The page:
For finish carpenters, fine-tuning the fit of a new interior door offers plenty of bang for the buck. There’s a lot of easy gratification for little effort. The final fit mostly involves door-hinge adjustment after the painters have finished.
First, I check that the door is swinging properly on its hinges. If the hinge leaf fastened to the door is not set fully in the mortise because of paint, plaster, tape, or misalignment, the hinges will bind. This might cause the door to creak or to spring back from a closed position. If the mortise in the jamb is set too close to the stop or if the leaf on the door is not set far enough across the width, the door will bind against the stop. If this is the case, you will probably see telltale signs of scraped paint on the door where it rubs.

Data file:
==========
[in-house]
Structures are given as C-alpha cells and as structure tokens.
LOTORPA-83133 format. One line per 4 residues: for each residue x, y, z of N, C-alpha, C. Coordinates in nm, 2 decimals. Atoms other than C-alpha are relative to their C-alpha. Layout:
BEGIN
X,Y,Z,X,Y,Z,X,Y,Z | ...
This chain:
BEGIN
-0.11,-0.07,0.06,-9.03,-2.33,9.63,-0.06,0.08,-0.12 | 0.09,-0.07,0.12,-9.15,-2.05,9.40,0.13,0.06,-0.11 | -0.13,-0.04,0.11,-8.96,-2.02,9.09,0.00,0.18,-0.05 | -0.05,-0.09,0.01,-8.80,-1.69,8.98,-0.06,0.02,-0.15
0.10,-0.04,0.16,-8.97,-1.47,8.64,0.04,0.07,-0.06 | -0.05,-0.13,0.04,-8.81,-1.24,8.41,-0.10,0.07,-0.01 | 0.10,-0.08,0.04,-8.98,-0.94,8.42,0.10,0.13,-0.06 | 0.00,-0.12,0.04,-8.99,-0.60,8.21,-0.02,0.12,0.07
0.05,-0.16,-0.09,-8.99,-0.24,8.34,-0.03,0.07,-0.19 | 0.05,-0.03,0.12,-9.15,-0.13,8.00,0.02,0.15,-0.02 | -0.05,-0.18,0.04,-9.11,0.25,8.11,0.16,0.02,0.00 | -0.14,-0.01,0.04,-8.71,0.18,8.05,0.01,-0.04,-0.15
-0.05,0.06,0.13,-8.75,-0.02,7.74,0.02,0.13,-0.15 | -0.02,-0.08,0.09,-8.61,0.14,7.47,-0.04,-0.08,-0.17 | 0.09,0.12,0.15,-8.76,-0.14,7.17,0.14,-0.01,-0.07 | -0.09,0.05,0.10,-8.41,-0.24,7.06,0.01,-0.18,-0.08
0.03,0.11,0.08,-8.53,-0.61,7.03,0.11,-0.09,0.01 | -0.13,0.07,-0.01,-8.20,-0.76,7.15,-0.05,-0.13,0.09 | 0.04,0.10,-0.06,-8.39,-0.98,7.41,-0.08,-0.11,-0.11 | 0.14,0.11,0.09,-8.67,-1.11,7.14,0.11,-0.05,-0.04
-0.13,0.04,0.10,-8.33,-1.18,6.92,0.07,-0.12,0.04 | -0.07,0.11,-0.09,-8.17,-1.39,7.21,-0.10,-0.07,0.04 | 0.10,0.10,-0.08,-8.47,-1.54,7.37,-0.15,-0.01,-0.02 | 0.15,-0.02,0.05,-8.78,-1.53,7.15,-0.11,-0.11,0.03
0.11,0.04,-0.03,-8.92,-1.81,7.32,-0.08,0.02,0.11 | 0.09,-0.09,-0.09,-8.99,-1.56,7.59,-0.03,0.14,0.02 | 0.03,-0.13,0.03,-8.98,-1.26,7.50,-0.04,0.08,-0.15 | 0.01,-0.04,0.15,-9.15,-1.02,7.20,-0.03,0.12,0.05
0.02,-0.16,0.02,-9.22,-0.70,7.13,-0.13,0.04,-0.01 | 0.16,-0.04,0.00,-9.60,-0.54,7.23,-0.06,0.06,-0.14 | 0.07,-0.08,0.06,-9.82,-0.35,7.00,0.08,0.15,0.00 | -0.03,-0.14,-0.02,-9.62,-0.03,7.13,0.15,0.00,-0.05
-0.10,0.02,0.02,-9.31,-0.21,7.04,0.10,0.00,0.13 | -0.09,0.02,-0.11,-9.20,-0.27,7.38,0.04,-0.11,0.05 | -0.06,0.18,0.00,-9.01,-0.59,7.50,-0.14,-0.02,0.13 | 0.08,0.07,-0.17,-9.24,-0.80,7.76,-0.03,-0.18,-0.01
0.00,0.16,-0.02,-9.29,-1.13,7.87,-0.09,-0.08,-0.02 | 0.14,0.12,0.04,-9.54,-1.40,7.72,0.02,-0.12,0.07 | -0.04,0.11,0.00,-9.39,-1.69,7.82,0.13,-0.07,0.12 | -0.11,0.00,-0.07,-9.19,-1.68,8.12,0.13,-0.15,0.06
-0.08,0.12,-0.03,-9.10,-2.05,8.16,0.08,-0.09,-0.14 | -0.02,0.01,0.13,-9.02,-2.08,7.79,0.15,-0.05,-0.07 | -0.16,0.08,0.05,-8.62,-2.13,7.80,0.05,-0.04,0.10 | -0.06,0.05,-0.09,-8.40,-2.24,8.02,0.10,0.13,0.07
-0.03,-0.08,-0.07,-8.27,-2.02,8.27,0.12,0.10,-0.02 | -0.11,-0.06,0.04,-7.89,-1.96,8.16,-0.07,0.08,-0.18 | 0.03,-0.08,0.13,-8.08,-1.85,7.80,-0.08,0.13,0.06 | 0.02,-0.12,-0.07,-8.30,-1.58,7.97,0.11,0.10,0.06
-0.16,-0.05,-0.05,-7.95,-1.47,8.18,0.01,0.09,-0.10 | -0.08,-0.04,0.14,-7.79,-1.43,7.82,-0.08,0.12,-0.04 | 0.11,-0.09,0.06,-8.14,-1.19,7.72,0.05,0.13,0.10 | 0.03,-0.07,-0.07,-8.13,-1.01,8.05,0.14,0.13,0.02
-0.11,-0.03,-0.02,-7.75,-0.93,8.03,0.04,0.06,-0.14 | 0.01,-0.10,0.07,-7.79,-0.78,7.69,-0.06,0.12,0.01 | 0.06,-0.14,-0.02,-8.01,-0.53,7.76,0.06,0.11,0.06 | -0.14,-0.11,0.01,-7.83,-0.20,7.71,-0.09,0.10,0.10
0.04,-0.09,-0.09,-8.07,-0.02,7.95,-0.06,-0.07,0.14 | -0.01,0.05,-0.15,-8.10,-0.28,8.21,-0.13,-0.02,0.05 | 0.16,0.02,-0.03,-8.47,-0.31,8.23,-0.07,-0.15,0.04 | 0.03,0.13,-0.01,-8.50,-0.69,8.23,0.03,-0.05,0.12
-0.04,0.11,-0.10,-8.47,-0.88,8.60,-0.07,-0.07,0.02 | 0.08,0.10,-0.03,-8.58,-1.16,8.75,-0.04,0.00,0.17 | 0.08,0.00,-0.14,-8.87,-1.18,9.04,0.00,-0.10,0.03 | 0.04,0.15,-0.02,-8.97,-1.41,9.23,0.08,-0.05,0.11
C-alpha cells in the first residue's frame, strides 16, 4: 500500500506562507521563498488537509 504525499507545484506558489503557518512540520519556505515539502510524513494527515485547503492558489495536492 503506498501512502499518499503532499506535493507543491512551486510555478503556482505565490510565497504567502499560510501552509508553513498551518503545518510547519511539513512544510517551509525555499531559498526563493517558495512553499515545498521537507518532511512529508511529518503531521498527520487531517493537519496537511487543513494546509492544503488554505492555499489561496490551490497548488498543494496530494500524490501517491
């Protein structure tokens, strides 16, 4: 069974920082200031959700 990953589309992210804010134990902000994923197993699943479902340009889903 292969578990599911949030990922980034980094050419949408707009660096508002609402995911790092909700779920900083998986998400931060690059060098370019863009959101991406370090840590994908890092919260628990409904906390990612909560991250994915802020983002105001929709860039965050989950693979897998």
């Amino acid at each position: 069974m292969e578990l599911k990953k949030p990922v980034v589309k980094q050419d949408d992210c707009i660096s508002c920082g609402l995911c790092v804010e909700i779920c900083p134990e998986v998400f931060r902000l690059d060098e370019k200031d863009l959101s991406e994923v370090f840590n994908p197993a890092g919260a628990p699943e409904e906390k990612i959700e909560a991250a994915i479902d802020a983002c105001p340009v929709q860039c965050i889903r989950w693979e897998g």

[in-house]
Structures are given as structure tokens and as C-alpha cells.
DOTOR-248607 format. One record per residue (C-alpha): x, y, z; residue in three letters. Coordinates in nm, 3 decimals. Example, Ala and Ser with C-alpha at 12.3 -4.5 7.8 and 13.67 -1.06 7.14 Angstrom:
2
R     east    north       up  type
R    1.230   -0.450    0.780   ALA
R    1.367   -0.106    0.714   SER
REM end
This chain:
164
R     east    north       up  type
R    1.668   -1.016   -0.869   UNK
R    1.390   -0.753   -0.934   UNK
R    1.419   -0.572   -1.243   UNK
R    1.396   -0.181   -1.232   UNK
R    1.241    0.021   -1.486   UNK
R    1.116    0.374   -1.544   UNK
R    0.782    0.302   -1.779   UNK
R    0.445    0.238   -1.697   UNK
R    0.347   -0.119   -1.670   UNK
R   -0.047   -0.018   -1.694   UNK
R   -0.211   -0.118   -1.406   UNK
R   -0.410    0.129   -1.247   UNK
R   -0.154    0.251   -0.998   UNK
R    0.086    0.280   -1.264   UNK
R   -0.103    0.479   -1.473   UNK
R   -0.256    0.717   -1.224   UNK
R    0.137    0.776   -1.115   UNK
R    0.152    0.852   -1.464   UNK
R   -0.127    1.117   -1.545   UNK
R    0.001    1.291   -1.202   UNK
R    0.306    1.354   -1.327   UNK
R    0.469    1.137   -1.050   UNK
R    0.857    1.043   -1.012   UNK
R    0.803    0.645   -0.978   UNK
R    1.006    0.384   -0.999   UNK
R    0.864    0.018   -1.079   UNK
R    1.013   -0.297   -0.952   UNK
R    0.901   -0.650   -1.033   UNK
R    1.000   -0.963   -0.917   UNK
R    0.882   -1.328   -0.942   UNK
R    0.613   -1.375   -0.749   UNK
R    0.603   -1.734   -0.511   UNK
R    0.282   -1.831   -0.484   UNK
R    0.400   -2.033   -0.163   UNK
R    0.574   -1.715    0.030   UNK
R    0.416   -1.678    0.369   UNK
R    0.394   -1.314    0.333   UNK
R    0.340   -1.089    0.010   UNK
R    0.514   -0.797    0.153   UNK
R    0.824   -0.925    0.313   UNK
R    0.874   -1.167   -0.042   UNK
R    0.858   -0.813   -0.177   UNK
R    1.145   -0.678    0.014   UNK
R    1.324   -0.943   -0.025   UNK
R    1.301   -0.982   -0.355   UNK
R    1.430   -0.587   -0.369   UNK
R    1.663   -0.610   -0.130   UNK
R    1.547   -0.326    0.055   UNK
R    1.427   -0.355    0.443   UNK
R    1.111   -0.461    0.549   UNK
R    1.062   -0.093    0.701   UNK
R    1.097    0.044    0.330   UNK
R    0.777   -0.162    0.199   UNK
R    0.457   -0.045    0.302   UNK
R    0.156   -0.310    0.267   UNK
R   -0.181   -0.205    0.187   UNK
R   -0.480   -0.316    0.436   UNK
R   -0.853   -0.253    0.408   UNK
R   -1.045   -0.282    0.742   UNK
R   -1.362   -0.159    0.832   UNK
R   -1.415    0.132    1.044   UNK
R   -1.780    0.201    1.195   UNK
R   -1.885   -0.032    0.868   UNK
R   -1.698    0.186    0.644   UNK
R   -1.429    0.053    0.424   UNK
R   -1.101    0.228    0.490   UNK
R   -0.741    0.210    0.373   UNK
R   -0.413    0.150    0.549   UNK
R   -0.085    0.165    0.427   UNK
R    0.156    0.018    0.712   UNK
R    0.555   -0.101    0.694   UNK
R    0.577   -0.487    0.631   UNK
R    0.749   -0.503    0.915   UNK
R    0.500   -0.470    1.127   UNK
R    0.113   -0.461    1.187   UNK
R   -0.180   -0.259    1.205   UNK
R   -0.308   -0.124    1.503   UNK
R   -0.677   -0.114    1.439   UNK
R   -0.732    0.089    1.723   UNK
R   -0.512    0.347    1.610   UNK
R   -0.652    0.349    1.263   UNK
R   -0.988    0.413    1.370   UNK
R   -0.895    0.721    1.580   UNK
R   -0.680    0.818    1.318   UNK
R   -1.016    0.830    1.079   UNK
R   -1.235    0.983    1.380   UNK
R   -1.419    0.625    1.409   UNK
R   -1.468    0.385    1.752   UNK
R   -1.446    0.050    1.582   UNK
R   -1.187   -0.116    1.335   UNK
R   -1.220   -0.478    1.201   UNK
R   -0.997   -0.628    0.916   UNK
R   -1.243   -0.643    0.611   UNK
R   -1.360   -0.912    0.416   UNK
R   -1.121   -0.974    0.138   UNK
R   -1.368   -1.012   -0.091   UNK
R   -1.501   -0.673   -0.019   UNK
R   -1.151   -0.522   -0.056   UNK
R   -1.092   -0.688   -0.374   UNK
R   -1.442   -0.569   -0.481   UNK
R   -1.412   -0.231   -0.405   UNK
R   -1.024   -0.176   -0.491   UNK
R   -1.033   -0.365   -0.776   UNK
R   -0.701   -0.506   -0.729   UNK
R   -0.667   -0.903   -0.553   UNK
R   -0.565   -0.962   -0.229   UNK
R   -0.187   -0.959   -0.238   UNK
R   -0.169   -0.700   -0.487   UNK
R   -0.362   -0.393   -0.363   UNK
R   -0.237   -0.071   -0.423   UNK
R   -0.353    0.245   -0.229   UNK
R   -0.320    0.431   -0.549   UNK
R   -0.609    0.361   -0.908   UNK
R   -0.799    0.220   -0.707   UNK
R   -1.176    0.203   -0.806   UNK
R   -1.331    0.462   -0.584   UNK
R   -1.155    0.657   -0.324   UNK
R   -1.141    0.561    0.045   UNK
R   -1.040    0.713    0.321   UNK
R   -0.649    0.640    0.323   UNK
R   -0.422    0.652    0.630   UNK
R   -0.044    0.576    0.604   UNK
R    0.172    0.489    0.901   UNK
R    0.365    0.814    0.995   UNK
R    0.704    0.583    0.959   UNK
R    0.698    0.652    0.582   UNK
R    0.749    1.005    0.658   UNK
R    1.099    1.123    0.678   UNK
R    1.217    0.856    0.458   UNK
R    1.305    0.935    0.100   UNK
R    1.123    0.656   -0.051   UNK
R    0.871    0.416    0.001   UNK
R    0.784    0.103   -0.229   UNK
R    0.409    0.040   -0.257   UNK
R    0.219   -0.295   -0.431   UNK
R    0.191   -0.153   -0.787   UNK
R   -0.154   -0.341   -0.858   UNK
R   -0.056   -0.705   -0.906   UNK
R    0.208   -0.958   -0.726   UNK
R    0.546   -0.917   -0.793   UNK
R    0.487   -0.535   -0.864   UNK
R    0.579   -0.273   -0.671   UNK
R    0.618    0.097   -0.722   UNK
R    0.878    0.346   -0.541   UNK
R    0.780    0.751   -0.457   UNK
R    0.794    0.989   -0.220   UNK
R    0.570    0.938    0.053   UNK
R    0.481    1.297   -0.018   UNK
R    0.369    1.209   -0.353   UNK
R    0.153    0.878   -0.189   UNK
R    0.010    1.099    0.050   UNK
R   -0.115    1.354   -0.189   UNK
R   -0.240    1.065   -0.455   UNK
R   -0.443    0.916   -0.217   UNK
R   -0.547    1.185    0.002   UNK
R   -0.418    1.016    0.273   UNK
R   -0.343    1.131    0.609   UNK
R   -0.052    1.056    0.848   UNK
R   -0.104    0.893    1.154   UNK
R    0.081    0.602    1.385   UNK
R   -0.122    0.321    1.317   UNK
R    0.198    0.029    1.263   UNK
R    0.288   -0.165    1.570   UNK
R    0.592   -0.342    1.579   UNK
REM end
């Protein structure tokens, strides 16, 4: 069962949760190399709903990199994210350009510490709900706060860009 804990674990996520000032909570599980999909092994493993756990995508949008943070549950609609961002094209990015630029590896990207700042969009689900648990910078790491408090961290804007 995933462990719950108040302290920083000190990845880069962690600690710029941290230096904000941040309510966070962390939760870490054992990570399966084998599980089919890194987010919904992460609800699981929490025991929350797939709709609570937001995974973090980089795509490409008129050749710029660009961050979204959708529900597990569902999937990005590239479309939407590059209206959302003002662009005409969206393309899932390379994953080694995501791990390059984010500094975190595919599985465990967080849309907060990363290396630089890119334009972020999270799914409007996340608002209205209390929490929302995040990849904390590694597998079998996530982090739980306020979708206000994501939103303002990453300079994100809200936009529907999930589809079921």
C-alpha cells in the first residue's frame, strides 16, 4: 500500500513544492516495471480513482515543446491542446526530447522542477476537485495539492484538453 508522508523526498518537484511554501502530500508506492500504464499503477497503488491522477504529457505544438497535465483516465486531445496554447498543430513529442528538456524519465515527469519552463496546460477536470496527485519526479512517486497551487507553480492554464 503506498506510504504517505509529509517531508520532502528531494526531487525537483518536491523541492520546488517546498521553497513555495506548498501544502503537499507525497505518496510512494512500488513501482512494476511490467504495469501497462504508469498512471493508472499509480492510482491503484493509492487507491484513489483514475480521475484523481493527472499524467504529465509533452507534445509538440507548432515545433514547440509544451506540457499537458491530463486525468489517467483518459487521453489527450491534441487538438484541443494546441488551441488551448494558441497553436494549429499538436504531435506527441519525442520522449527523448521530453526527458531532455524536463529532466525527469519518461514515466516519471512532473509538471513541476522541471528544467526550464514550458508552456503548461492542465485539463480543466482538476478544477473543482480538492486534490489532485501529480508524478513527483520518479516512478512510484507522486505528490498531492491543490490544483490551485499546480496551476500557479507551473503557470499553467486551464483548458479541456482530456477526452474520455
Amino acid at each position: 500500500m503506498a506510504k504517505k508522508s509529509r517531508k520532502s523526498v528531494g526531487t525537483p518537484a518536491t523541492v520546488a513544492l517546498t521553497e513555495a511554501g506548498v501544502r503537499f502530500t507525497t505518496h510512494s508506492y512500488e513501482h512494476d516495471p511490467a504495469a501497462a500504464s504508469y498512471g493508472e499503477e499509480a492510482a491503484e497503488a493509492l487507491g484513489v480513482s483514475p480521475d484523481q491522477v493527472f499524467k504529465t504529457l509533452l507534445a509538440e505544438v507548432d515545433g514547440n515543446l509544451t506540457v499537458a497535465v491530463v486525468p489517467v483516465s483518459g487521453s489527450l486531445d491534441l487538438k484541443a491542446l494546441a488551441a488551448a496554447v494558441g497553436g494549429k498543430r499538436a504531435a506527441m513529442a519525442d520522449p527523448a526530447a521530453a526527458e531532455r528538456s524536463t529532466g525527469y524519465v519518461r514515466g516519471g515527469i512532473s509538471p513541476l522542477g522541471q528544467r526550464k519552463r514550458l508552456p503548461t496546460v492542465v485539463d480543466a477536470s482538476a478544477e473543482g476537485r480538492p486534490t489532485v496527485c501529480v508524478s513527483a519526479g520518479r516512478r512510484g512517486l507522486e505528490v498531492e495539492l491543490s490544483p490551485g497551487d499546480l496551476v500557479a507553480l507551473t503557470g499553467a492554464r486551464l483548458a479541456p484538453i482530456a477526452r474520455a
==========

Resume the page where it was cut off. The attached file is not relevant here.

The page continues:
When adjusting hinges, I often have to adjust the location of screw holes. Rather than struggle with a hole in the wrong spot, I simply tap in a plug and drill the hole where I want it.
After I get the door swinging properly, I adjust the hinges so that there is a consistent gap between the door and the jamb. When making corrections to the gap or any adjustments to the door, I make incremental changes. Often, going forward by small degrees is easier than going back by any amount.